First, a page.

XML Grrl Eve Maler pushed a string on identity standards for us long-tailers that piqued my interest in OpenID. openid-logo

Are you the kind of blogger who requires readers to authenticate to comment or do you allow open comments? Most blog comment interfaces allow the reader to submit a name, an email address, and a (blog) URL. Without authentication, anyone can submit any email address, and any URL.

There are a couple problems here. One of course is comment spam, but I’m not so focused on that since captcha’s seem to do a pretty good job of heading that off – at least for automated spam. The darker issue to me is misattribution – the ability for anyone to claim that they are commenting as the author of anyone else’s blog.

If you follow John Udell’s recent meme about the professional blogosphere you gain an appreciation for the threat – or at least the huge missed opportunity. John’s idea is that over time, more professionals will push more of their professional output to the web and that an accessible record of their professional life will emerge. Viewed in this light, the sum total of a person’s writings on the web become properly their “identity” – or at least the online reflection of it. In order for this to work though, the reader of the work must have an ability to find work by a particular person, and filter out misattributions – both intentional and unintentional.

So just turn on password authentication for commenters and the problem will be solved right? Um, well, hang on… Now every blogger becomes a certification authority. Every blogger has to hand out accounts on her blog and in doing so, certify that the identity information associated with those accounts is self-consistent. Are folks going to bother to sign up for an account on your little backwater blog just to leave a comment, or are they going to move on. Barriers to signing up include the initial time delay, and the need for the reader to remember the credentials and endure the subsequent time delay in the unlikely event that he wants to comment on your blog a second time.

Is there a way to validate a commenter’s blog ownership claim without your having to go into the CA business. Can this be achieved in a way that isn’t off-putting to commenters? We’re talking economics here folks. And barriers to communication trade.

This is where OpenID comes in. OpenID allows you to use your blog as an online anchor for your own identity and to authenticate commenters to your blog. Install a WordPress plugin (others are available) and you’re off to the races. If you use LiveJournal the work is already done for you.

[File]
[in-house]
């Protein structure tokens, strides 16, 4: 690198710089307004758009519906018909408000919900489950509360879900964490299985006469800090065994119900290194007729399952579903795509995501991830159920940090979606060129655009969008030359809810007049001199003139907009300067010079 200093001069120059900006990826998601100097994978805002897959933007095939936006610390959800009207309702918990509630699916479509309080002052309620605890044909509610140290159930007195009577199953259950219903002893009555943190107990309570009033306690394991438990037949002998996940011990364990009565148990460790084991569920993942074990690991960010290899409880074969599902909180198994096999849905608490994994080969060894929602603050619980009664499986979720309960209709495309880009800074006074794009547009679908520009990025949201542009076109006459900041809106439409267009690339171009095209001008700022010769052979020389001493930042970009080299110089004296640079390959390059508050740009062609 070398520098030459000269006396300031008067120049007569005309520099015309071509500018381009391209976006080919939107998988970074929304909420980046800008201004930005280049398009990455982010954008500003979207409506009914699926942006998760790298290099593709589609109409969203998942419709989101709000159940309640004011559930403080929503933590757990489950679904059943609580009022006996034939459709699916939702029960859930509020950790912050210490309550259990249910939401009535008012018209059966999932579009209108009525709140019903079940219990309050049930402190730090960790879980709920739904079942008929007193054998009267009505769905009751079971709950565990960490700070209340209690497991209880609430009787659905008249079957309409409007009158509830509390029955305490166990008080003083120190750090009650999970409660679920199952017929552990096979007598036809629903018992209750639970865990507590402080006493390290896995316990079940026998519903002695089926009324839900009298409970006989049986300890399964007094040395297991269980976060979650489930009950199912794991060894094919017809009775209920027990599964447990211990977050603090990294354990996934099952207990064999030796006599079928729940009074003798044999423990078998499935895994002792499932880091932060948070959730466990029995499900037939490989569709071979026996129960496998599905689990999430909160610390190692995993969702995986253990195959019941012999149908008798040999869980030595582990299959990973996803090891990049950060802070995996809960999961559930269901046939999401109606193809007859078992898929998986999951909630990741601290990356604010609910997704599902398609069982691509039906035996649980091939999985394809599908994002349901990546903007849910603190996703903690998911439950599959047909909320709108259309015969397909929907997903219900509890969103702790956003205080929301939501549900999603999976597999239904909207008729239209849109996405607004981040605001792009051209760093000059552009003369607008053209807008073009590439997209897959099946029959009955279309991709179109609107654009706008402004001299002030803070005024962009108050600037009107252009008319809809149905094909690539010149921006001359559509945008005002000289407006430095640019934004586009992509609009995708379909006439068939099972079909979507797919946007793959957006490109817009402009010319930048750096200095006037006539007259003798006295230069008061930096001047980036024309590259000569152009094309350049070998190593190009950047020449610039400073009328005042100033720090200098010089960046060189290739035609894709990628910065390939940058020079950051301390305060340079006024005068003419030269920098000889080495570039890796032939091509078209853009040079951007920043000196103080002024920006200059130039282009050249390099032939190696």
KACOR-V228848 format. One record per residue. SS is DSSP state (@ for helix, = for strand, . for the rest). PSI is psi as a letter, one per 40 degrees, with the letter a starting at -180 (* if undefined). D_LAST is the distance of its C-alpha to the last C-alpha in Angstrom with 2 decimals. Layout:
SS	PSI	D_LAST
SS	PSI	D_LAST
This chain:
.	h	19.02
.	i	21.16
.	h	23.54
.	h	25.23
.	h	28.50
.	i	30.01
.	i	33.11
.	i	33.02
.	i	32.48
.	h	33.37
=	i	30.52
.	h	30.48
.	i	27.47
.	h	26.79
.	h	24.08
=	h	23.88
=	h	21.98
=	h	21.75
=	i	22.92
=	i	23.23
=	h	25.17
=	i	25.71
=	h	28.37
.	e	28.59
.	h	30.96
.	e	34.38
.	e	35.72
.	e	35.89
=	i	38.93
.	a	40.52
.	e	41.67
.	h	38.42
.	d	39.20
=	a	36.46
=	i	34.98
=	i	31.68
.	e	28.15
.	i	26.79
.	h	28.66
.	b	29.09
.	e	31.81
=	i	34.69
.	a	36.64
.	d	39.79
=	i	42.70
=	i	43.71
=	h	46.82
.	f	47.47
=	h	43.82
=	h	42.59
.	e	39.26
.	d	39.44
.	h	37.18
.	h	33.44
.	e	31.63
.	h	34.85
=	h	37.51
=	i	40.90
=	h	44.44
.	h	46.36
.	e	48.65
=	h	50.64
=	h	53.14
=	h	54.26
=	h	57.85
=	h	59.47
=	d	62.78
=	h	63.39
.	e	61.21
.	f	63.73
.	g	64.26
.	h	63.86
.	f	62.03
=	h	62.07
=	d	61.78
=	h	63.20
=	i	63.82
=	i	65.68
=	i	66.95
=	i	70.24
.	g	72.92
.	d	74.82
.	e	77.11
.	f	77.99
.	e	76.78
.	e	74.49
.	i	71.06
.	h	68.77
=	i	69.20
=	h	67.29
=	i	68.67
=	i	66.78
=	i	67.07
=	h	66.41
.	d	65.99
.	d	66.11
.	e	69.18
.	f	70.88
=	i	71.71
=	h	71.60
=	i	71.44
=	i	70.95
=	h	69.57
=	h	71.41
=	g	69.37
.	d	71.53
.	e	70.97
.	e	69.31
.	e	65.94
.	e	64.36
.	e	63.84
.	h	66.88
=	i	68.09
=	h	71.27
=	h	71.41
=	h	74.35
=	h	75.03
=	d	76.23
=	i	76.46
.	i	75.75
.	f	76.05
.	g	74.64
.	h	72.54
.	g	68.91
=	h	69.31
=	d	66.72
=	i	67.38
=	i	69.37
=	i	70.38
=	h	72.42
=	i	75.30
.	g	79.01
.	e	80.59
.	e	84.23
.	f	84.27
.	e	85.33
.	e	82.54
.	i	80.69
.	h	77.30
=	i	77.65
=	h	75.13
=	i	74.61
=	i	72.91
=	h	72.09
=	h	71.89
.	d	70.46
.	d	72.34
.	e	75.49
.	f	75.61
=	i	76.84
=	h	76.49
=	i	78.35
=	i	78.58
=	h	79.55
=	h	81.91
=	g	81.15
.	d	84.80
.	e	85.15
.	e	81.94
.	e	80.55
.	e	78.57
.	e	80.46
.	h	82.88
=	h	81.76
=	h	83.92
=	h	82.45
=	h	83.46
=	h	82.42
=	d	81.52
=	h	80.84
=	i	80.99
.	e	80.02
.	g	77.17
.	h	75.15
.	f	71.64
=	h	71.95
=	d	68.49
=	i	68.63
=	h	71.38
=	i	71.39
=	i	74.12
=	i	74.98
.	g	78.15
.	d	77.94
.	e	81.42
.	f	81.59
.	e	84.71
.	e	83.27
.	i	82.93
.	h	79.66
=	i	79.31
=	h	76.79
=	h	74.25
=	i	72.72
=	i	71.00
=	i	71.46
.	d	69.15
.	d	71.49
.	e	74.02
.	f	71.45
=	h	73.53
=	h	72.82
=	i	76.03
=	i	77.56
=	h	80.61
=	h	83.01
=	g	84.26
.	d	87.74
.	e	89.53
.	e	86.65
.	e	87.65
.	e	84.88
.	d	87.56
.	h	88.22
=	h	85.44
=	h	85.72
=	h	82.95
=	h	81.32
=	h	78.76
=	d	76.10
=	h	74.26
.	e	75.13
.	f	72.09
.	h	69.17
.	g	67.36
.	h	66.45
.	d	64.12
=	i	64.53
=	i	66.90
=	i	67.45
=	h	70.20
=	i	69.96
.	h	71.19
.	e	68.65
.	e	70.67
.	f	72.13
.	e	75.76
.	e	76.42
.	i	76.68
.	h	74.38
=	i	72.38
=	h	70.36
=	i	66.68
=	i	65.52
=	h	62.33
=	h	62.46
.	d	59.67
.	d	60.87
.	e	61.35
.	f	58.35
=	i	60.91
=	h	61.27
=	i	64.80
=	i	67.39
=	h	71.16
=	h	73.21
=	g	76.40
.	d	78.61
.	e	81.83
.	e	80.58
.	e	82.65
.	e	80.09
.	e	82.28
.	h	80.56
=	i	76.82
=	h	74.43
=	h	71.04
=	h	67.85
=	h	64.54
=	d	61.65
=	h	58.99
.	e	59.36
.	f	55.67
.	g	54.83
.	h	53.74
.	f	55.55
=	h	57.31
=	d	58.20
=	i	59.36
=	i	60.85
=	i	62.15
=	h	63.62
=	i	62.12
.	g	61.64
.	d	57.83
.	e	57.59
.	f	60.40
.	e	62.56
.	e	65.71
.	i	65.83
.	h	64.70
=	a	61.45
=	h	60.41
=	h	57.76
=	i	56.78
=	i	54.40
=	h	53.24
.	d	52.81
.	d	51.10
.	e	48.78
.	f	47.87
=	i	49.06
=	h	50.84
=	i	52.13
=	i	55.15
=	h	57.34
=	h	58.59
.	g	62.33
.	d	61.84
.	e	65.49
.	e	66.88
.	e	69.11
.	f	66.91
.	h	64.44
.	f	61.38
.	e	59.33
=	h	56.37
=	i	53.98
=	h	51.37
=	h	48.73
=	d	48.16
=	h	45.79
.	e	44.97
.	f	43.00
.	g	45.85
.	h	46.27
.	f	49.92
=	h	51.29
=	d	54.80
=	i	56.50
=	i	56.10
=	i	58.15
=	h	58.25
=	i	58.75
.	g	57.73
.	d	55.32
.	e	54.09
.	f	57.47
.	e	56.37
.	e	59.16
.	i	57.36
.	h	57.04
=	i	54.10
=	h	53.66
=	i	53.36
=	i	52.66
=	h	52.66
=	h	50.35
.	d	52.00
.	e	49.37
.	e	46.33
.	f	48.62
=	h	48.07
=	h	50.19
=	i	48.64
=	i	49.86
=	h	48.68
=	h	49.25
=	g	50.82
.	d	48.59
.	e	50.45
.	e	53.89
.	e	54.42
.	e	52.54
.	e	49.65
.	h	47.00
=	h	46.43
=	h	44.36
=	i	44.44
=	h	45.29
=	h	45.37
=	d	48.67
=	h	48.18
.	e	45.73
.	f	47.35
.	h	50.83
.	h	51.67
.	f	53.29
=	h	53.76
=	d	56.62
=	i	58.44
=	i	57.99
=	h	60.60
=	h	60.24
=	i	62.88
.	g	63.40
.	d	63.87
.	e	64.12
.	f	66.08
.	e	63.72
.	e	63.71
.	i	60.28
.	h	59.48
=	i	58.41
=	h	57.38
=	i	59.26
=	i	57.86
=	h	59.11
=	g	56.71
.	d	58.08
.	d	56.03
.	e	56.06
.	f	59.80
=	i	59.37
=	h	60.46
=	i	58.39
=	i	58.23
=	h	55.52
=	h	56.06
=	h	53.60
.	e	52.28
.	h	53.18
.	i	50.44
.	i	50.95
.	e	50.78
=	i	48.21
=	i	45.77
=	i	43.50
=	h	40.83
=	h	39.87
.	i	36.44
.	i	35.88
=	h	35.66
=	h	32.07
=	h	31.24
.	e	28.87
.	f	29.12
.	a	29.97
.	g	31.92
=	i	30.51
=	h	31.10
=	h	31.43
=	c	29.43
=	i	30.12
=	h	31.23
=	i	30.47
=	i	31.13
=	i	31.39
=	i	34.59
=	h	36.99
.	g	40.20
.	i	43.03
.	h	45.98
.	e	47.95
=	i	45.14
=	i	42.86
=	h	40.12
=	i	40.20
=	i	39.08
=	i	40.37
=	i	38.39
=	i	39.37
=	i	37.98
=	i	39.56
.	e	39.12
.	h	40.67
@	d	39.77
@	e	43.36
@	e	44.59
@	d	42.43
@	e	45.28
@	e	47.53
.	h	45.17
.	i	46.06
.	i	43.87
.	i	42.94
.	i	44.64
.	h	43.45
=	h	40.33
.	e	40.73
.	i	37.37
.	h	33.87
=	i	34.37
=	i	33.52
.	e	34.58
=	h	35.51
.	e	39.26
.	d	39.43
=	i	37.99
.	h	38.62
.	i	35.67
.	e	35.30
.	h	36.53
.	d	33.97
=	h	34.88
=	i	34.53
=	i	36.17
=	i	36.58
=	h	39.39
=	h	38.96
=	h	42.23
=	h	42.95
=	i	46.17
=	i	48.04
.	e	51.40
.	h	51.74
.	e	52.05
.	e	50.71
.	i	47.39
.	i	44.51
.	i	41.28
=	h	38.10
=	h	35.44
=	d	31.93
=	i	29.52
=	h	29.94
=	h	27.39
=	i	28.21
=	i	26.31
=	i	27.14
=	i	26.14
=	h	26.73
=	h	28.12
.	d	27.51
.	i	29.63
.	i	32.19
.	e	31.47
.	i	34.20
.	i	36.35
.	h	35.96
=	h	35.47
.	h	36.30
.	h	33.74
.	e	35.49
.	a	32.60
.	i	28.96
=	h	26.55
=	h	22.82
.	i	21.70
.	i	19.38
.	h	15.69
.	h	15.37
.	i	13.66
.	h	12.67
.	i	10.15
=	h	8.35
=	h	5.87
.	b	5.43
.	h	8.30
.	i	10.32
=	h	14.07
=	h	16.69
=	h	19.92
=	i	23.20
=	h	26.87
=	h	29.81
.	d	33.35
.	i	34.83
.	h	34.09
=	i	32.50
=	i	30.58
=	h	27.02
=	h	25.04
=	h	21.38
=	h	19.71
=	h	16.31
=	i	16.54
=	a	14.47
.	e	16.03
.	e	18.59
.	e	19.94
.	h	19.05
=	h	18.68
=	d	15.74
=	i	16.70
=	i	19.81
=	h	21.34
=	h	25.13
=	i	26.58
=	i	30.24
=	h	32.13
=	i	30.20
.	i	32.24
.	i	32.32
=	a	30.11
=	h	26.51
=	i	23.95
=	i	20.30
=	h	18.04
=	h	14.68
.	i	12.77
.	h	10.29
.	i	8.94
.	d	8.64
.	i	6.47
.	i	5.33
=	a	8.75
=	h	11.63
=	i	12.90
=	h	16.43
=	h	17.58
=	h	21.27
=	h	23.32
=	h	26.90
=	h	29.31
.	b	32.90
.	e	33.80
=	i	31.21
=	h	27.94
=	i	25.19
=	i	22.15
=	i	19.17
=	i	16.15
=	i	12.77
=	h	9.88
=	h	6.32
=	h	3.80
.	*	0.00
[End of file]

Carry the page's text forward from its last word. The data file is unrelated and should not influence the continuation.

Here’s how it works…

Your Blog Acting as Your Identity Server

Imagine you want to post a comment to SmallBlog. If SmallBlog supports OpenID, you will be prompted for a URL along with your comment. The URL is your blog URL. Technically it can be any URL that points to a page that has a link with rel=”openid.server” pointing to your OpenID server – which is just a reference to some PHP script hosted on your blog site (hint: it came with your OpenID plugin.) You see how the framework is flexible, but in practice everything is just running on your blog site for the simple case.

So the comment post form on SmallBlog looks up your OpenID server and asks it to authenticate you and your OpenID server does that – using a cookie from your browser. Now this is the cool part. The cookie is your blog software’s cookie. So if you’re “logged in” to your own blog, then the cookie will be present, and will be passed to your OpenID server and you will be authenticated. The OpenID server actually redirects the (requesting) browser to a page that lets you decide how long the session should last. openid-trust-choices1You make your selection and bang! you’re back at SmallBlog and your comment has been submitted – marked with your URL/identity.

If you are not logged in to your blog when you try to comment on SmallBlog then the cookie will not be present and your OpenID authentication will fail. So that’s the key. You log in to your own blog and as long as you’re logged in there, any comments you make on other folks’ blogs from that browser, will succeed authentication.

Your Blog Acting as a Client of an OpenID Server

In the example just given, SmallBlog was acting as a client of your blog/identity server. The plugins handle both sides so your blog can act as your identity server and it can also authenticate (foreign) commenters.

What it Doesn’t Do – Next Steps

OpenID does not provide a way for readers (of comments) to validate the identity of the commenter. For now it only allows the blog itself to do that. So evil blogs could lie about having validated their comments. With OpenID as a foundation however, we can envision an explosion of layered protocols.

Imagine a microformat that lets me link to my public key from my blog. With OpenID as the foundation, we could build a protocol that would enable me to digitally sign my comments on SmallBlog. Later, these could be validated by readers, using my publicly available key. And that key is valid because it’s linked to from the page referenced by the identifying URL.

The mind boggles at other uses for OpenID, but that will have to wait for another post. Now if you want to tell me I’m full of it, you’ll have to authenticate with OpenID to do so. Ah, life in the bubble.